Lachish PDF Print E-mail
Written by Stephen Langfur
Article Index
Historical outline
The Siege Ramp
Tour of the Tell
Logistical Note

For anyone interested in the First Testament - and how we got to be who we are - you cannot beat Lachish (pron. lah-kheesh). The conquest of this Judean city by the Assyrians under Sennacherib in 701 BC, the chilling record in stone (still with us) that an Assyrian artist made of the battle, the historical and theological consequences (which reach to our time)...all that plus the sheer drama and the landscape make it a tremendous site. In its own day it was Judah's second most important city after Jerusalem. It lay west of Judah's mountain among the hills of the Shephelah, not far from the Great Trunk Road, roughly midway between Ashkelon and Hebron.

As of this writing (February 2018)Lachish is still off the beaten track of tourism. This will soon change, however, because a Visitors Center (with rest rooms!) is being built. At least until it is finished, a group is likely to be almost alone here. Although it is well laid out with paths and markers, there is a feeling of untamed solitary majesty about the place. The story is so demanding that it's best to visit when people are fresh (not at the end of a long crowded day).


With its 18-acre plateau, the tell rivals those of Galilee, but the surrounding hills hug in so close that we do not see its massive height from afar. We round a bend in the road and suddenly it looms above us.

The history of Lachish stretches back to the third millennium BC. One city followed another on the hill: Early Bronze,   Hyksos, Canaanite, Judean and Persian. The question is why here?

The answer concerns the coordination of several factors: farmland, defensibility, water supply and location.

Of farmland there was plenty: Surrounding Lachish today are fertile valleys where Israel's best table grapes are grown. As for defensibility, the hill is high: 40 meters above the valleys, except at the southwest corner, where it is 27 (and here the Assyrians attacked). 

The question of the water supply is complex. There are no springs in the entire region of the Shephelah, for its surface limestone is waterproof. Beneath the riverbeds (wadis), however, water does collect in winter, and beside the tell runs such a wadi. We would expect to find a water shaft reaching groundwater from safely inside the city, as we do at Beersheba , Gezer, Jerusalem , Gibeon, Megiddo , Hazor and elsewhere. At some point indeed a well of small circumference was dug on the upper part of the northeast slope. It descended at least 140 feet to groundwater. This would have sufficed for the group of administrators who resided on the hill when Jerusalem was in command, while the common folk lived in villages roundabout. However, at the time of Hezekiah's revolt against Assyria (705-701 BC), the villagers moved into Lachish and built houses (ruins of these have been found on the tell's south side). The purpose of the move was not just protection; Hezekiah didn't want them supplying food to the anticipated Assyrian army. Given this increase in population, the well would not have supplied enough. That may explain a large square shaft (about 60 feet per side) within what were then the city walls: Perhaps it was the start of an internal water system which the Judeans had not finished at the time the Assyrians arrived. It could also have been the quarry for the stone used in building the houses.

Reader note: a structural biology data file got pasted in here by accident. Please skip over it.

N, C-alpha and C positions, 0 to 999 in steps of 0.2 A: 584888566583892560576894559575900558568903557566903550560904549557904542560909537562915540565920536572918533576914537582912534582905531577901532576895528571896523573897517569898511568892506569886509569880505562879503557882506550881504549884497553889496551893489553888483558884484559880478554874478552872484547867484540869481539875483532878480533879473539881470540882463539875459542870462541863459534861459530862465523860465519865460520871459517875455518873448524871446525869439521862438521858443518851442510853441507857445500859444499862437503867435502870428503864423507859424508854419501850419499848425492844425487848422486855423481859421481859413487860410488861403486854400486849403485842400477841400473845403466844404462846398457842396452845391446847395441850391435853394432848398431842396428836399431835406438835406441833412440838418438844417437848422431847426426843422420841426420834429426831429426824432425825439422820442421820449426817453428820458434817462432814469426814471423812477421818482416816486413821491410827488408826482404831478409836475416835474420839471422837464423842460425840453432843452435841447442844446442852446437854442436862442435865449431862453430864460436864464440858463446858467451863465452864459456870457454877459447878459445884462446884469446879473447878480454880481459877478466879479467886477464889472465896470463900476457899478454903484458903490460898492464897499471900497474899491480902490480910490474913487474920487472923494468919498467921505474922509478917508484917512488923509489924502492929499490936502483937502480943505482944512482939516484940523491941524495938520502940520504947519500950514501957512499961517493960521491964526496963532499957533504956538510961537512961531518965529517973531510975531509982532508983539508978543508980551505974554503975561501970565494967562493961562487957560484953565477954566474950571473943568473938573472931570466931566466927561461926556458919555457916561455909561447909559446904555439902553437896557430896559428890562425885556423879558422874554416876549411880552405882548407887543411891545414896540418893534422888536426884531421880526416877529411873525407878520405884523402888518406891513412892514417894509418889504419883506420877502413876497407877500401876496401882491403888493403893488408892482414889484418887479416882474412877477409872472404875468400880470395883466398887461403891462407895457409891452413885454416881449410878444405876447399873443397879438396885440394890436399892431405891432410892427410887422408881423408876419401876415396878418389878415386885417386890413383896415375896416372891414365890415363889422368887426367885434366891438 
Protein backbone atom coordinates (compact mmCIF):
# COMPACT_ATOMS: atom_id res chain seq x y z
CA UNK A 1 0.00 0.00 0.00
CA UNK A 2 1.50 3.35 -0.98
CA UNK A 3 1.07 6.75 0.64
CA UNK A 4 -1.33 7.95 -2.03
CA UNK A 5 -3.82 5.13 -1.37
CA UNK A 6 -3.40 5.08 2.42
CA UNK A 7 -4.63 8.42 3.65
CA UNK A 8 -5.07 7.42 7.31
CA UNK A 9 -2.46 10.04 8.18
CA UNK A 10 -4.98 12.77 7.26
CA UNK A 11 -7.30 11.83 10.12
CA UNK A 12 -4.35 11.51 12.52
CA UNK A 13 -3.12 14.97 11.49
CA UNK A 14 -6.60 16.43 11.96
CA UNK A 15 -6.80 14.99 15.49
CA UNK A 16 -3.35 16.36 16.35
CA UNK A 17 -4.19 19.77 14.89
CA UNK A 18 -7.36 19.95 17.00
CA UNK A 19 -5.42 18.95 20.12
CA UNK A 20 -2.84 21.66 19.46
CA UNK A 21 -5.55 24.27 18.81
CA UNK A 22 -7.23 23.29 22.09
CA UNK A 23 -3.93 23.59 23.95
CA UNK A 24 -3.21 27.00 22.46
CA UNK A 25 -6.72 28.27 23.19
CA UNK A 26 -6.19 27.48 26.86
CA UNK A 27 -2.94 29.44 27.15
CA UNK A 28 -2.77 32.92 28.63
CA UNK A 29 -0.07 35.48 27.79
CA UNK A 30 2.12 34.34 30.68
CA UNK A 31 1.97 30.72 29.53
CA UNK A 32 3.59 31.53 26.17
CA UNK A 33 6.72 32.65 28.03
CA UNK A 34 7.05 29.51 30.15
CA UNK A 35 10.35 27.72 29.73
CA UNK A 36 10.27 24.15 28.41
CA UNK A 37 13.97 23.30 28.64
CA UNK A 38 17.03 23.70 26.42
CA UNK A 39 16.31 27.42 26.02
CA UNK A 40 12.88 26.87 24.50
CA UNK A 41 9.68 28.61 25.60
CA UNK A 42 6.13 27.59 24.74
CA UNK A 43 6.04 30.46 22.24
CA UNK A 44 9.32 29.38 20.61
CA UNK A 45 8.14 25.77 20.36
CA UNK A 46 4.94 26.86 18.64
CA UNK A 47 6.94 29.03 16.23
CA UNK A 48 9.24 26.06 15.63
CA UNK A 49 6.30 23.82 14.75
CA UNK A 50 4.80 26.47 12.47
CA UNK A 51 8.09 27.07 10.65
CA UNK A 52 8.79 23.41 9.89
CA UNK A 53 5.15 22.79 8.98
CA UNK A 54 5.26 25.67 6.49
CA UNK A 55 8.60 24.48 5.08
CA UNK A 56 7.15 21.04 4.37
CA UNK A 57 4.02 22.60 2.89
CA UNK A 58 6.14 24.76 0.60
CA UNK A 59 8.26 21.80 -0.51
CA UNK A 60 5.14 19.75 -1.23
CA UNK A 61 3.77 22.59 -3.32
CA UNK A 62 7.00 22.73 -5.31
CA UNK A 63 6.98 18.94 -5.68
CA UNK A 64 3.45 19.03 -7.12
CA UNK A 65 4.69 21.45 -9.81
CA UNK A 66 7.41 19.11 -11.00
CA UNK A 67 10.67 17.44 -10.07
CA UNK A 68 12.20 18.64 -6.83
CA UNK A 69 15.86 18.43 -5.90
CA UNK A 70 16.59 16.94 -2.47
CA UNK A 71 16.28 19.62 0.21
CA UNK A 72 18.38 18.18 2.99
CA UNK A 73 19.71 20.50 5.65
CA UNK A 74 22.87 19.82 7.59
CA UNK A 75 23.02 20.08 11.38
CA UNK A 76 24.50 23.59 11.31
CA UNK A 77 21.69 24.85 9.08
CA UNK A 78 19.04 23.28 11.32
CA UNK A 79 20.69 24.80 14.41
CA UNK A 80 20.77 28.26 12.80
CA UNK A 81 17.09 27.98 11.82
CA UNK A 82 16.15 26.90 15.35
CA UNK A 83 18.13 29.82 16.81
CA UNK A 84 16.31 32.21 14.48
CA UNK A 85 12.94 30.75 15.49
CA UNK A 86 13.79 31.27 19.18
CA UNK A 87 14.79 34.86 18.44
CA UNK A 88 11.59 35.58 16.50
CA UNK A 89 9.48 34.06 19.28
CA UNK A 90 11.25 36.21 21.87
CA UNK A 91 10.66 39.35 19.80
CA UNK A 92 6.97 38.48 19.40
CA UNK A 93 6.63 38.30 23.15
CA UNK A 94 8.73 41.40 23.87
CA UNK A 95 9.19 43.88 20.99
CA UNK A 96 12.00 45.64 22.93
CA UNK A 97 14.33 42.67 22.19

The final factor in determining the presence of a city here was location. Lachish lay near the Great Trunk Road connecting Egypt, Damascus and Mesopotamia, but not on it – not, that is, near the plain. Therefore, we would not expect it to become a great mercantile center like Megiddo, Hazor or the nearby Philistine cities. However, any army marching on the Trunk Road – say, an Assyrian army attacking Egypt, or an Egyptian army heading north or east – would have had to reckon with a force stationed at Lachish. It is a long shot, but this fact might explain its name, which may have been an ancestor to the Arabic word lakish: contrary, resistant, itchy.

There is more to say about location: Lachish was vital to the defense of Jerusalem. Starting here, valleys lead east to passes that ascend the mountain of Judah. The two photos below indicate this access. The first is the eastern portion, showing the routes up the mountain to Hebron. The photo below it, farther west, shows the routes from Lachish to the foot of the mountain. 

From the foot of the mountain to Hebron
From Lachish to foot of mountain
The need to protect their mountain led the Judeans to fortify Lachish. They did so first in the 9th century BC. This fortress city lasted until the Assyrians arrived to put down Hezekiah's revolt in 701. Less than a century later, King Josiah partly refortified the hill, but it fell to the Babylonians - or their allies, the Edomites.

Such are the factors explaining the existence of a city here. We shall now take a closer look at the history, connecting it, where we can, with what can be seen at the site.